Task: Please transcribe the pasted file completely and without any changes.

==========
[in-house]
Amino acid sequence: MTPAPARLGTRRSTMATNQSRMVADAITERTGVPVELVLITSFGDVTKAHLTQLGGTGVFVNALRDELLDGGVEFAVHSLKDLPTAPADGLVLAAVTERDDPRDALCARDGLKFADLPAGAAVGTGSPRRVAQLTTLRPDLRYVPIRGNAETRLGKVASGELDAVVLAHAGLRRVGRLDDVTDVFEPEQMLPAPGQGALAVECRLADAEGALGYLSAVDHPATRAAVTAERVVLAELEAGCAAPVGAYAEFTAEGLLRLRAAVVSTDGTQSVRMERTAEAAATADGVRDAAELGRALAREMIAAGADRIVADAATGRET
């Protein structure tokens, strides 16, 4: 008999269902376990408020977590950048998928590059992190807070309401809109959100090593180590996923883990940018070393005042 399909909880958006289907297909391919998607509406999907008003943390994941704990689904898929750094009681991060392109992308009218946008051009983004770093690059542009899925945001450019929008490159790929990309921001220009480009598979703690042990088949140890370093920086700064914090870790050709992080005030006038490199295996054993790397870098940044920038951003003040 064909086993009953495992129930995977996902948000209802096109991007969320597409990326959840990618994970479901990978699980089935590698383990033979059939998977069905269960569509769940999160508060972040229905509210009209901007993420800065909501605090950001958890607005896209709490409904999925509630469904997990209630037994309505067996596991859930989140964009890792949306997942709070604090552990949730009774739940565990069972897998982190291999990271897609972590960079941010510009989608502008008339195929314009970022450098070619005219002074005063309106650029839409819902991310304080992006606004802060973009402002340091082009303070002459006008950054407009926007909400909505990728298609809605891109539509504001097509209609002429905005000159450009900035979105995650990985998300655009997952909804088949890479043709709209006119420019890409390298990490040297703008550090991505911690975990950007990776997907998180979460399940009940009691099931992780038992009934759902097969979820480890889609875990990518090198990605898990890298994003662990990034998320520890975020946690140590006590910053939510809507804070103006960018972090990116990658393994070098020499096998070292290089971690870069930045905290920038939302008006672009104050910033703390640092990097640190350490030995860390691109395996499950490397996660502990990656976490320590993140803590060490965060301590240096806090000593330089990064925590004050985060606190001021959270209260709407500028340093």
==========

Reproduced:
[in-house]
Amino acid sequence: MTPAPARLGTRRSTMATNQSRMVADAITERTGVPVELVLITSFGDVTKAHLTQLGGTGVFVNALRDELLDGGVEFAVHSLKDLPTAPADGLVLAAVTERDDPRDALCARDGLKFADLPAGAAVGTGSPRRVAQLTTLRPDLRYVPIRGNAETRLGKVASGELDAVVLAHAGLRRVGRLDDVTDVFEPEQMLPAPGQGALAVECRLADAEGALGYLSAVDHPATRAAVTAERVVLAELEAGCAAPVGAYAEFTAEGLLRLRAAVVSTDGTQSVRMERTAEAAATADGVRDAAELGRALAREMIAAGADRIVADAATGRET
């Protein structure tokens, strides 16, 4: 008999269902376990408020977590950048998928590059992190807070309401809109959100090593180590996923883990940018070393005042 399909909880958006289907297909391919998607509406999907008003943390994941704990689904898929750094009681991060392109992308009218946008051009983004770093690059542009899925945001450019929008490159790929990309921001220009480009598979703690042990088949140890370093920086700064914090870790050709992080005030006038490199295996054993790397870098940044920038951003003040 064909086993009953495992129930995977996902948000209802096109991007969320597409990326959840990618994970479901990978699980089935590698383990033979059939998977069905269960569509769940999160508060972040229905509210009209901007993420800065909501605090950001958890607005896209709490409904999925509630469904997990209630037994309505067996596991859930989140964009890792949306997942709070604090552990949730009774739940565990069972897998982190291999990271897609972590960079941010510009989608502008008339195929314009970022450098070619005219002074005063309106650029839409819902991310304080992006606004802060973009402002340091082009303070002459006008950054407009926007909400909505990728298609809605891109539509504001097509209609002429905005000159450009900035979105995650990985998300655009997952909804088949890479043709709209006119420019890409390298990490040297703008550090991505911690975990950007990776997907998180979460399940009940009691099931992780038992009934759902097969979820480890889609875990990518090198990605898990890298994003662990990034998320520890975020946690140590006590910053939510809507804070103006960018972090990116990658393994070098020499096998070292290089971690870069930045905290920038939302008006672009104050910033703390640092990097640190350490030995860390691109395996499950490397996660502990990656976490320590993140803590060490965060301590240096806090000593330089990064925590004050985060606190001021959270209260709407500028340093």